CARDIAC patients in the north-east of Scotland face travelling 250 miles to Newcastle for their operations due to an ongoing shortage of theatre staff.

The move by NHS Grampian to offer patients the opportunity to undergo surgery in at the Freeman Hospital comes as it battles to clear a backlog of planned heart procedures. The delays to operations in the region has been blamed on "staffing difficulties", as well as increased demand for theatre capacity and critical care beds from emergency admissions.

The health board said it had struck an agreement with Newcastle Upon Tyne NHS Foundation Trust to take on Grampian patients, but stressed that this was "a backup option" and to date no patients have used it.

Under the Scottish Government's treatment time guarantee, patients should wait no longer than 12 weeks for elective heart surgery.

However, the health board has been struggling in particular to recruit enough theatre nurses. Between November 2016 and the middle of January this year, the problem was blamed for more than 100 planned operations being cancelled.

Since the middle of July this year, a heart surgeon based in Grampian has also been travelling to the Golden Jubilee National Hospital in Clydebank, where theatre space is available. A number of Grampian heart patients have been treated there as a result.

The latest arrangement with Newcastle emerged after a constituent of Scottish Conservative Highlands and Islands MSP Jamie Halcro Johnston waited more than three months for a heart operation.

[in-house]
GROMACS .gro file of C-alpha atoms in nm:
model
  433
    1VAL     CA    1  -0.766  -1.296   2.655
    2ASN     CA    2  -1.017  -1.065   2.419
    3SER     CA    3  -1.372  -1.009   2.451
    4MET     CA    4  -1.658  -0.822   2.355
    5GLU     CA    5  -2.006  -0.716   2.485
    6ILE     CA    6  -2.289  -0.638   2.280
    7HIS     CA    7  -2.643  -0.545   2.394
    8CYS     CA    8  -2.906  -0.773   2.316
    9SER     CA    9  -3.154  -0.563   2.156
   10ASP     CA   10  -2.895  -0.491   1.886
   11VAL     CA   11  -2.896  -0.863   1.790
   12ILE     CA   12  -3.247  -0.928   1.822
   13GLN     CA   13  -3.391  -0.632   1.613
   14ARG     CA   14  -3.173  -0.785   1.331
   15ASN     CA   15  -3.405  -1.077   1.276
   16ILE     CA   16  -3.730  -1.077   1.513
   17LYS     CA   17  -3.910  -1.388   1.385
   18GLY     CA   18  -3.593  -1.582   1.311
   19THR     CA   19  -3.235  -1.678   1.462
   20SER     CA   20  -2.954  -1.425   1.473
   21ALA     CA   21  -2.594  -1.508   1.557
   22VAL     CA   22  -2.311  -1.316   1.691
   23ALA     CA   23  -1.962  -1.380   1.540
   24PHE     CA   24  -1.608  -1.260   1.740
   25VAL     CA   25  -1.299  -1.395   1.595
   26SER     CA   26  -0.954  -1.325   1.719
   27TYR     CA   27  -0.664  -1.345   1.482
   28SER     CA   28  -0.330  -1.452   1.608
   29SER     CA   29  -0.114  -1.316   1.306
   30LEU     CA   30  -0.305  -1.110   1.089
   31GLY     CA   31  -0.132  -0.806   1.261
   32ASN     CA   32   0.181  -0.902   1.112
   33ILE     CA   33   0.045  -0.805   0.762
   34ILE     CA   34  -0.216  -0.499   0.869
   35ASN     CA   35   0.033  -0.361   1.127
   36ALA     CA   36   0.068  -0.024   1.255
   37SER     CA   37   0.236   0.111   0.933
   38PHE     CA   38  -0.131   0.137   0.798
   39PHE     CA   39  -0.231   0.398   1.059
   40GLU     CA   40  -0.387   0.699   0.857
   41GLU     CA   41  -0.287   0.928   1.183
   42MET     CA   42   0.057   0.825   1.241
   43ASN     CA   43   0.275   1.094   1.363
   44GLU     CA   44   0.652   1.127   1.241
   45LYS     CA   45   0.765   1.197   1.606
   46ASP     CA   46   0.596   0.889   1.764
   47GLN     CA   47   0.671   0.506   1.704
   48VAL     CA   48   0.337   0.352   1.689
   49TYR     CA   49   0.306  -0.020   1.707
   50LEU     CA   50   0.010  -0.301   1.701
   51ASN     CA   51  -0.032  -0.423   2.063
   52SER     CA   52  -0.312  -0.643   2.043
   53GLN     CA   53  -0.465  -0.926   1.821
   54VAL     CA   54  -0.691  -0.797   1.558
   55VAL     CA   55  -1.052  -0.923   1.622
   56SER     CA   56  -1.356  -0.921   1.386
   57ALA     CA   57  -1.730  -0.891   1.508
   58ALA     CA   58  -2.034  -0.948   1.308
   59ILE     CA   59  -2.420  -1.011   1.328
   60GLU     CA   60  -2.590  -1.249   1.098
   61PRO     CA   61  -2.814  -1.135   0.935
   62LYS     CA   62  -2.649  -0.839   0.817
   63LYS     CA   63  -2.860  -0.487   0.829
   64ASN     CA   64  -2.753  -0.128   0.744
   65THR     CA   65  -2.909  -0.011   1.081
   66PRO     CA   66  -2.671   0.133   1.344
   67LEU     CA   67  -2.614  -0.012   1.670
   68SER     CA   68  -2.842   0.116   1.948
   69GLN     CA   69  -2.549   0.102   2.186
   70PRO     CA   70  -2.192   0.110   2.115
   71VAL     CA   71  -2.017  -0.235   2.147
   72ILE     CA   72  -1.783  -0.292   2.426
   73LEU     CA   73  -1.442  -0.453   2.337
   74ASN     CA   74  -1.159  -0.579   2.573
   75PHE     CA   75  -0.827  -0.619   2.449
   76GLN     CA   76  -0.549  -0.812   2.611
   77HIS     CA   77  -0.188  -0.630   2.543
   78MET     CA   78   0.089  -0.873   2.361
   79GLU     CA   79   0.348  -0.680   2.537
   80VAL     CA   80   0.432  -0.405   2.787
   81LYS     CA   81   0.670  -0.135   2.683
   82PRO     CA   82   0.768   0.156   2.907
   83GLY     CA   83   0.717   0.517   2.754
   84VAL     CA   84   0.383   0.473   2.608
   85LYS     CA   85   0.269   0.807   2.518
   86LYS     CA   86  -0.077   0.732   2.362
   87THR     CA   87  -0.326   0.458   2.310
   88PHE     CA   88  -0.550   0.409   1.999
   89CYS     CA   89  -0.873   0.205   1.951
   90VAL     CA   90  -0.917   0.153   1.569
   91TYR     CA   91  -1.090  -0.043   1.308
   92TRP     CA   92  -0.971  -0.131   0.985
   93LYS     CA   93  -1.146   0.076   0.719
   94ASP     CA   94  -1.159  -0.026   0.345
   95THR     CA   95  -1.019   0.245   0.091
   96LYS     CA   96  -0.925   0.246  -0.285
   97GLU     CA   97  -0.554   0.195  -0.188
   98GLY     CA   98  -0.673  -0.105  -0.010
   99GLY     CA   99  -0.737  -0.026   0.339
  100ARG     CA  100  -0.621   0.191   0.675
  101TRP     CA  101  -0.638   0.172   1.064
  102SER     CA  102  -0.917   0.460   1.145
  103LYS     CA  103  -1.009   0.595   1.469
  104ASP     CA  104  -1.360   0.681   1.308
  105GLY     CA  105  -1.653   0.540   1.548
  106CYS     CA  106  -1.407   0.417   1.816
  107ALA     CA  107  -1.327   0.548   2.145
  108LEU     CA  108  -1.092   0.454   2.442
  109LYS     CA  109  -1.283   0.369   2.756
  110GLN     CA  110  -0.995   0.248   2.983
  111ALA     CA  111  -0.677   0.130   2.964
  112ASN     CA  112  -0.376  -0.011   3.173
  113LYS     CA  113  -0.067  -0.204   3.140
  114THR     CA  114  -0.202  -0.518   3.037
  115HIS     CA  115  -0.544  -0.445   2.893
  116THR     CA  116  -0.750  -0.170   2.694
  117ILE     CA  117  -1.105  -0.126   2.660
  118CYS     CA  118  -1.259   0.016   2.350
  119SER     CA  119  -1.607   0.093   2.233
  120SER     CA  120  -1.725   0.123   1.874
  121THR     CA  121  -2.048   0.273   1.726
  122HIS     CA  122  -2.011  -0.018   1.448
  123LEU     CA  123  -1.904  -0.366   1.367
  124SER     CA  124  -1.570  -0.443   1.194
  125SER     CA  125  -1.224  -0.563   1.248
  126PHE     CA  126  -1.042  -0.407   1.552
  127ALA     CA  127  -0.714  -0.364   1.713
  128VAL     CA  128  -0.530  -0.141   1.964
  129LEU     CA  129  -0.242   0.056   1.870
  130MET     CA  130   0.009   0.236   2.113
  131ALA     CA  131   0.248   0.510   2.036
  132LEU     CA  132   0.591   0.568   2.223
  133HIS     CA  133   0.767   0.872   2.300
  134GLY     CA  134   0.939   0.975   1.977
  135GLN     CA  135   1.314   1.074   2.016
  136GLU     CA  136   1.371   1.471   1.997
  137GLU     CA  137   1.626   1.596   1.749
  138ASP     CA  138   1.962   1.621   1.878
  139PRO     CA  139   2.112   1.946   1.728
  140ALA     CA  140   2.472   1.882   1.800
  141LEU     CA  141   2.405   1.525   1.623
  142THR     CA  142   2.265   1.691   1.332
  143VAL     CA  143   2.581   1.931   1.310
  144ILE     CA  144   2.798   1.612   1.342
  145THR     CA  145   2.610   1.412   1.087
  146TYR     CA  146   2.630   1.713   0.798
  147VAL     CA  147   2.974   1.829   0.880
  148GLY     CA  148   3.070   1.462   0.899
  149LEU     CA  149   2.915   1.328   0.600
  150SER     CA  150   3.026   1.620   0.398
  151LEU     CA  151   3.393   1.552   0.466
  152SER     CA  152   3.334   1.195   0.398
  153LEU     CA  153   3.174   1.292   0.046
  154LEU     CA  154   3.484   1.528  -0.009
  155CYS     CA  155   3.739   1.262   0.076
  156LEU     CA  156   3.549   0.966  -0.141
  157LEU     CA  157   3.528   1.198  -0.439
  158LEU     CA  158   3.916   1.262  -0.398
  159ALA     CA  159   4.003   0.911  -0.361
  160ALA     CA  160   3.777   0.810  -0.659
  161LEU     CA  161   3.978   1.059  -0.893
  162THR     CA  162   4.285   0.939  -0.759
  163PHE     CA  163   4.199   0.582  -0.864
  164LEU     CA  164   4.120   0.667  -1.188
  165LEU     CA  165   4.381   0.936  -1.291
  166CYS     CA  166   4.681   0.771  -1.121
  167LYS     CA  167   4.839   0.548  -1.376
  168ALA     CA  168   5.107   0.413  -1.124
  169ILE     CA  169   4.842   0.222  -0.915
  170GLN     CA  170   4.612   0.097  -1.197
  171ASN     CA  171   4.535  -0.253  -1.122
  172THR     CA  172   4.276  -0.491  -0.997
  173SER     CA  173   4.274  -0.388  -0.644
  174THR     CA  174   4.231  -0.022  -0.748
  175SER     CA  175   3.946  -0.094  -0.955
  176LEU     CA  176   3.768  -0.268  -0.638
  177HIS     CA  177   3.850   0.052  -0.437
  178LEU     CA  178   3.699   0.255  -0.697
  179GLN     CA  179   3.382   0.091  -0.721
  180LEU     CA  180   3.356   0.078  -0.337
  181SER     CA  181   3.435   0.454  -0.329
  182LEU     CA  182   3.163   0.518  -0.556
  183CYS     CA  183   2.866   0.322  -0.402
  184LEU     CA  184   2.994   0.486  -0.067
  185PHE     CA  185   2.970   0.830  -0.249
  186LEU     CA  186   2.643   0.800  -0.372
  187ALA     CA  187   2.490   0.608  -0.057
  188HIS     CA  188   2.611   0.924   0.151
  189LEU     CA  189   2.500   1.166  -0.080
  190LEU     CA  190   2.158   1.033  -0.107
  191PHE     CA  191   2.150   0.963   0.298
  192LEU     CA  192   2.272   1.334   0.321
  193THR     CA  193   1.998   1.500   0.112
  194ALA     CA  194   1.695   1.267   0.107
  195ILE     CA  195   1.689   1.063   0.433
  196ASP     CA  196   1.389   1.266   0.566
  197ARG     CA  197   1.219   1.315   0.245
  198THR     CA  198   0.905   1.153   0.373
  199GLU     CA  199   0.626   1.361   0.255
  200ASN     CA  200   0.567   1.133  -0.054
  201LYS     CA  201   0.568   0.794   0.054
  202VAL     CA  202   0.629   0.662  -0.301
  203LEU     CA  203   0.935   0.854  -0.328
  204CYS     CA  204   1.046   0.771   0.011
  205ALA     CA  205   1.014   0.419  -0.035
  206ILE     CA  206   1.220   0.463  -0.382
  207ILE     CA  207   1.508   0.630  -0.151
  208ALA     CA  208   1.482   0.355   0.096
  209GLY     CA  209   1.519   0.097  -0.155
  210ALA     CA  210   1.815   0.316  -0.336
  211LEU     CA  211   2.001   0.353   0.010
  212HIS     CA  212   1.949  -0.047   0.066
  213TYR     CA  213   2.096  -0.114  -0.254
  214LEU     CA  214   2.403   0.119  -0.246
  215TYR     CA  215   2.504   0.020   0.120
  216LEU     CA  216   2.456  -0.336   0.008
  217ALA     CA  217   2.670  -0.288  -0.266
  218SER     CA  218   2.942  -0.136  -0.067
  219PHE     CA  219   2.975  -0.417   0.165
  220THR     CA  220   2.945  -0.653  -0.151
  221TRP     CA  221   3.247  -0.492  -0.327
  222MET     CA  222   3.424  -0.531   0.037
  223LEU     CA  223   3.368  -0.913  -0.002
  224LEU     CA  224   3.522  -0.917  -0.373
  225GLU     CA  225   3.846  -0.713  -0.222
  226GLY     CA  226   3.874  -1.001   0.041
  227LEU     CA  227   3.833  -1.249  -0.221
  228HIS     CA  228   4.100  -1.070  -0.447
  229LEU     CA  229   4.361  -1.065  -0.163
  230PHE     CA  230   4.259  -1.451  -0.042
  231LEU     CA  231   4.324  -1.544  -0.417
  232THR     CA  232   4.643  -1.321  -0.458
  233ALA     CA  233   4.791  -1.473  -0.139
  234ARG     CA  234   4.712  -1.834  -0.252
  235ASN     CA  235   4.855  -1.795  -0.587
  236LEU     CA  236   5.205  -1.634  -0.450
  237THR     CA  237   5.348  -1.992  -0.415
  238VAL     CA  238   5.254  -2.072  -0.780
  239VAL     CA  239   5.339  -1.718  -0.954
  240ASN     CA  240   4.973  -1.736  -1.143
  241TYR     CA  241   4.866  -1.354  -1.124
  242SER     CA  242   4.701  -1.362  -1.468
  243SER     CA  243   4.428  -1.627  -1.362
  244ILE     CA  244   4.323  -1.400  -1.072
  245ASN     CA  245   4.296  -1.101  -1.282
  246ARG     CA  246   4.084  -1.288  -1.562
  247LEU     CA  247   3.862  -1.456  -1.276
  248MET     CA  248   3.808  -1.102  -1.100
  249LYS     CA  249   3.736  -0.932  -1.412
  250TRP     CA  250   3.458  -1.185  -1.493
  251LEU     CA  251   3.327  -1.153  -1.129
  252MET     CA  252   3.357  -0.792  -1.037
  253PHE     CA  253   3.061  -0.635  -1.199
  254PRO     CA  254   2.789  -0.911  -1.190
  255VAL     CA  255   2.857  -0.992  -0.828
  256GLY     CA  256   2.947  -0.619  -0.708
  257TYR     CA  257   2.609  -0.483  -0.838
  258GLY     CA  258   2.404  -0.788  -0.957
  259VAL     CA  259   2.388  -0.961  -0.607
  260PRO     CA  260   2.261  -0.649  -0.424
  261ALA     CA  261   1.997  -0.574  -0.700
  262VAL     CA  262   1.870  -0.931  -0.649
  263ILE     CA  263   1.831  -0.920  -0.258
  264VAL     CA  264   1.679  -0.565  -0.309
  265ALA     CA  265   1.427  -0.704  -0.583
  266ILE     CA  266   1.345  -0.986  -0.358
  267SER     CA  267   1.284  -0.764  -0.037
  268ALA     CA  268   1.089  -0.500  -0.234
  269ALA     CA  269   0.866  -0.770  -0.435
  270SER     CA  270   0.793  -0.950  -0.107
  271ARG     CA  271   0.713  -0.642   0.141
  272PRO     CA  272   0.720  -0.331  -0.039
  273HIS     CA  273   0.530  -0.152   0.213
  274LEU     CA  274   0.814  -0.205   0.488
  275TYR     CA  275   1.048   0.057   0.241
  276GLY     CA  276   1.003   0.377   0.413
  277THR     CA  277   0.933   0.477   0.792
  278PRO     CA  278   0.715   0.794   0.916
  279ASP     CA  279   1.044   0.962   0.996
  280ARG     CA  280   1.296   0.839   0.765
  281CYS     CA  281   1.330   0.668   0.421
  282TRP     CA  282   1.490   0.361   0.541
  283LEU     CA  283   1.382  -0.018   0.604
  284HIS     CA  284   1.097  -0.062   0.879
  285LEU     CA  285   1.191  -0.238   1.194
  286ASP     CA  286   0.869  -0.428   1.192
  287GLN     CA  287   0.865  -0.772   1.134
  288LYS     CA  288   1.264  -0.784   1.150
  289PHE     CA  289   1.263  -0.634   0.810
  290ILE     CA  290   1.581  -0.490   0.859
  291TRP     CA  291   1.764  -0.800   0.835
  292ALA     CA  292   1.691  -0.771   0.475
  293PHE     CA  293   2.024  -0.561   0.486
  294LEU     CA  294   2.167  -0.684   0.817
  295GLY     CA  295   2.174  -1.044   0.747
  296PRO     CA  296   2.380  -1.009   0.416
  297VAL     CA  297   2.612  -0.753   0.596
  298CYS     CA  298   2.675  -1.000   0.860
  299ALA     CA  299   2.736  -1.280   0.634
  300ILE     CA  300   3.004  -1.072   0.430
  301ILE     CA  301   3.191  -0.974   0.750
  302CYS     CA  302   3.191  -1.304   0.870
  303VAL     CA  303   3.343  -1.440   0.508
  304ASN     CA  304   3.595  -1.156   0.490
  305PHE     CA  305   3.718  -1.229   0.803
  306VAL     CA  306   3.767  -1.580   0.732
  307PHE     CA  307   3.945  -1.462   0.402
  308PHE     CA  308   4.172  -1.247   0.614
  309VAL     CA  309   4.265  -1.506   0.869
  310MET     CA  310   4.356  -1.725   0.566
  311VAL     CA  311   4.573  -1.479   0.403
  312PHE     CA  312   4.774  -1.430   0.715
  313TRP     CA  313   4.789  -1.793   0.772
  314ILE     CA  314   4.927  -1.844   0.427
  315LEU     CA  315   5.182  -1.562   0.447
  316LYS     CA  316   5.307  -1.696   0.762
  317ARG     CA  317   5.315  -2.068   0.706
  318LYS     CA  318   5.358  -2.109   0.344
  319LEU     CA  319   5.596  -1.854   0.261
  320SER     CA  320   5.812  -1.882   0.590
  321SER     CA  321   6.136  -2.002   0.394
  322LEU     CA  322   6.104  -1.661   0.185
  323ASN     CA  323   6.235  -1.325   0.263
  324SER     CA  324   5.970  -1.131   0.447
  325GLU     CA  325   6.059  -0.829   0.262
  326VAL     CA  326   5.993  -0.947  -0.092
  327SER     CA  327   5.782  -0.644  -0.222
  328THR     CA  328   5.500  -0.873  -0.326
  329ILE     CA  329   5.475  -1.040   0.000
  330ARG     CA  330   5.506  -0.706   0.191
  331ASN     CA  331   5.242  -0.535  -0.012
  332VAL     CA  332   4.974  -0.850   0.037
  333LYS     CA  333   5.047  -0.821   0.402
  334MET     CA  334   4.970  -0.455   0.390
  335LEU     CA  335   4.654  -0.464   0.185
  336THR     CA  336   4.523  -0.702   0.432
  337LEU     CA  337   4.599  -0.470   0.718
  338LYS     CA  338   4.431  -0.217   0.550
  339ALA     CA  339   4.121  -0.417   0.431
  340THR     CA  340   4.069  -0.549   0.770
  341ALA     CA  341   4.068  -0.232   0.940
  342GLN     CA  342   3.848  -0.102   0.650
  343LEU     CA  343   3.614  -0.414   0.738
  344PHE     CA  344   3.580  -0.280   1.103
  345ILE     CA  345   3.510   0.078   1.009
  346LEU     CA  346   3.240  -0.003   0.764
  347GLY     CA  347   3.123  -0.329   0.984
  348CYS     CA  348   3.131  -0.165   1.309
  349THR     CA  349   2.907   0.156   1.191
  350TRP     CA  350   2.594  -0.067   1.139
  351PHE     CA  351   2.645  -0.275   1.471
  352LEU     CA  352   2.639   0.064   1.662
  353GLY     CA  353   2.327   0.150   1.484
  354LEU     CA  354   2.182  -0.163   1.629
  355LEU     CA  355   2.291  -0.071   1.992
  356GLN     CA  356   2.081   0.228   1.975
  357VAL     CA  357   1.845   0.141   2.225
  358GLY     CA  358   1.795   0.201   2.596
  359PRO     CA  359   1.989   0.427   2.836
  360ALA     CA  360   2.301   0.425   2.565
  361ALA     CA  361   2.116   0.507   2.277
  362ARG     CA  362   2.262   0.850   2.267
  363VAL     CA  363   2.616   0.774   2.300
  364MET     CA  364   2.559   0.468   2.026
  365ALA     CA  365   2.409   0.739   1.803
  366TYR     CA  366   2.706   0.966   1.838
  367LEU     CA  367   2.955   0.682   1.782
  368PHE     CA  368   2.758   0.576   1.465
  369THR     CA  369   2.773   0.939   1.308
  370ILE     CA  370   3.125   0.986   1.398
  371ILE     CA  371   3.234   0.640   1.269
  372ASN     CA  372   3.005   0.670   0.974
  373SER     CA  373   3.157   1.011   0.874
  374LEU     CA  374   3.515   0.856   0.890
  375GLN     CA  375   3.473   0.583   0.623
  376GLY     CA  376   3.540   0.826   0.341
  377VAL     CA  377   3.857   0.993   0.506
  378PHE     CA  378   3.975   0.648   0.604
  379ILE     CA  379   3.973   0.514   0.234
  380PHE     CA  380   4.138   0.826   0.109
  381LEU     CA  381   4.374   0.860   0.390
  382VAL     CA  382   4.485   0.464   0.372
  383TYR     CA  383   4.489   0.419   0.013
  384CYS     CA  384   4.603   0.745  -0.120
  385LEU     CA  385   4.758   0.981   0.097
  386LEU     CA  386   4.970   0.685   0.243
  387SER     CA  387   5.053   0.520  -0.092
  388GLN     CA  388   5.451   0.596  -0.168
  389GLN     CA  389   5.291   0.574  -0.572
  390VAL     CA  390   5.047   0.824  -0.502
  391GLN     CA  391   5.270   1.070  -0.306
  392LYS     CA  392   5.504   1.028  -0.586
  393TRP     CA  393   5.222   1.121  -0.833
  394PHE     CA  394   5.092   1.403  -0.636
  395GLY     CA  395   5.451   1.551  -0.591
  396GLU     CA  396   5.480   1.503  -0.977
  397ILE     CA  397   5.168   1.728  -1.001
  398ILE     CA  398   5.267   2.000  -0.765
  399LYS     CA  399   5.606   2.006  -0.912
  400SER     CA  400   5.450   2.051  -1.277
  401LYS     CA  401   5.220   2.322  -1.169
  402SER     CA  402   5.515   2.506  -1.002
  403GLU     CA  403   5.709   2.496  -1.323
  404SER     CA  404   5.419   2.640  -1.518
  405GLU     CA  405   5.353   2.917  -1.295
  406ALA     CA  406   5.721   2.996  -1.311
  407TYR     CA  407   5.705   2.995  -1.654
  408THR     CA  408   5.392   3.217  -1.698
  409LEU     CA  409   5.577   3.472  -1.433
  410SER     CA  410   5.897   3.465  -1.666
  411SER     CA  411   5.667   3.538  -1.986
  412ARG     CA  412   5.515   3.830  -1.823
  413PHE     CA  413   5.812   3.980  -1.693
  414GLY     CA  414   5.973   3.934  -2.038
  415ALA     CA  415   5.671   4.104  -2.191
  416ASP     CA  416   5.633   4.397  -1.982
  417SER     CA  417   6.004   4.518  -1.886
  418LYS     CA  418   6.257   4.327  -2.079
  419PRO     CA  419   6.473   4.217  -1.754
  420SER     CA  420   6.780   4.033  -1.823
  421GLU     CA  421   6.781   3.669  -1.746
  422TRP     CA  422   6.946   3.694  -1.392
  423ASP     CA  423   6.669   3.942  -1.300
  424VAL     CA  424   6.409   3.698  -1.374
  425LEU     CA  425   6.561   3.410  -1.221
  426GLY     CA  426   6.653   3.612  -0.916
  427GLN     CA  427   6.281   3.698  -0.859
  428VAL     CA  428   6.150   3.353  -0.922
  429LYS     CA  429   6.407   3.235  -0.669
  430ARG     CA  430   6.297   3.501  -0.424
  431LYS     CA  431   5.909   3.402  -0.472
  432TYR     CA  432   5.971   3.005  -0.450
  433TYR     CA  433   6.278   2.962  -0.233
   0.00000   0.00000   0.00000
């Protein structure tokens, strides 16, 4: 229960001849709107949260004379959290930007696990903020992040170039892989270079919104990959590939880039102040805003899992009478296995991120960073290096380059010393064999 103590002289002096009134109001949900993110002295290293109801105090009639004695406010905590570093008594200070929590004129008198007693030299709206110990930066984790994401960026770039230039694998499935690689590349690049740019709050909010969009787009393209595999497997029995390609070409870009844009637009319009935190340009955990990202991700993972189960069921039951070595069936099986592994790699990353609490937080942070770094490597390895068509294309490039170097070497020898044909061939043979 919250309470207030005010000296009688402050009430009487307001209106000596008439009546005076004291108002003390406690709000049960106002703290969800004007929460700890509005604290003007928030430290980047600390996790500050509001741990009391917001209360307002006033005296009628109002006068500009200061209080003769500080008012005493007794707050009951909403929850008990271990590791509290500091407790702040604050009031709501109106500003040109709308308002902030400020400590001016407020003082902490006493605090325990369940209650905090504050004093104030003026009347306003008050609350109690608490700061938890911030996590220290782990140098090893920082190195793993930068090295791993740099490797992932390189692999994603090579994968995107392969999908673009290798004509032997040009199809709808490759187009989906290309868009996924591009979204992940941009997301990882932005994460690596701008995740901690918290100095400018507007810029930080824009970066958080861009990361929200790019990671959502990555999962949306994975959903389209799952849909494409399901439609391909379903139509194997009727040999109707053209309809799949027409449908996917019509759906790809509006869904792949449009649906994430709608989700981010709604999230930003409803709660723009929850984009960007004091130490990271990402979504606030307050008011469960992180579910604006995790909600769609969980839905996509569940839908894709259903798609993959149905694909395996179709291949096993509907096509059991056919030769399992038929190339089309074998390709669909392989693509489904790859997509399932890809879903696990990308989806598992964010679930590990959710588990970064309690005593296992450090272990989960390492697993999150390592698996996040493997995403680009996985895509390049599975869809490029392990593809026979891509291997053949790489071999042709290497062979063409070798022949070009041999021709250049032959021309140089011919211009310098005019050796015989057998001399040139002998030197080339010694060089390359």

In a letter to Mr Halcro Johnston, Health Secretary Shona Robison said the man's care had "fallen well below the level I would normally expect". She said that NHS Grampian had "a backlog of cardiac patients due to staffing difficulties within their cardiac theatres as well as challenges around critical care capacity and also around some emergency admissions requiring urgent surgery."

She added that the health board has "secured a Service Level Agreement with Newcastle and this option has been offered to patients".

Mr Halcro Johnston said: “The fact a health board in the north of Scotland is now depending on hospitals in England to treat heart patients shows the depth of the staffing crisis in Scotland’s NHS.

“It’s time for the SNP to admit it’s made a mess of workforce planning and apologise to the thousands of patients who’re paying the price for these failings. Travelling to Newcastle for any patient in the Grampian area isn’t convenient, but even less so for those with heart problems."

A spokesman for NHS Grampian said: "We are committed to ensuring patients are seen as quickly as possible which means, occasionally, people are offered the opportunity of surgery elsewhere during peaks in demand. We have well established links with Lothian and Glasgow and our agreement with Newcastle is a backup option which has not been utilised so far.

"People should be assured that our priority will always be to see patients in Grampian. There are also a range of factors which can result in capacity issues and not only down to staffing difficulties. As a result, we are working with our cardiologists, cardiac surgeons and other key clinicians on a comprehensive redesign of the service that will deliver change and build future capacity in Aberdeen."

Ms Robison said the Scottish Government were delivering record health spending despite Westminster cuts. She said: “Long waits are unacceptable which is why we have provided an additional £50 million to the NHS budget to improve waiting times at all stages of a patient’s journey through the health service – almost £5 million has been provided to NHS Grampian."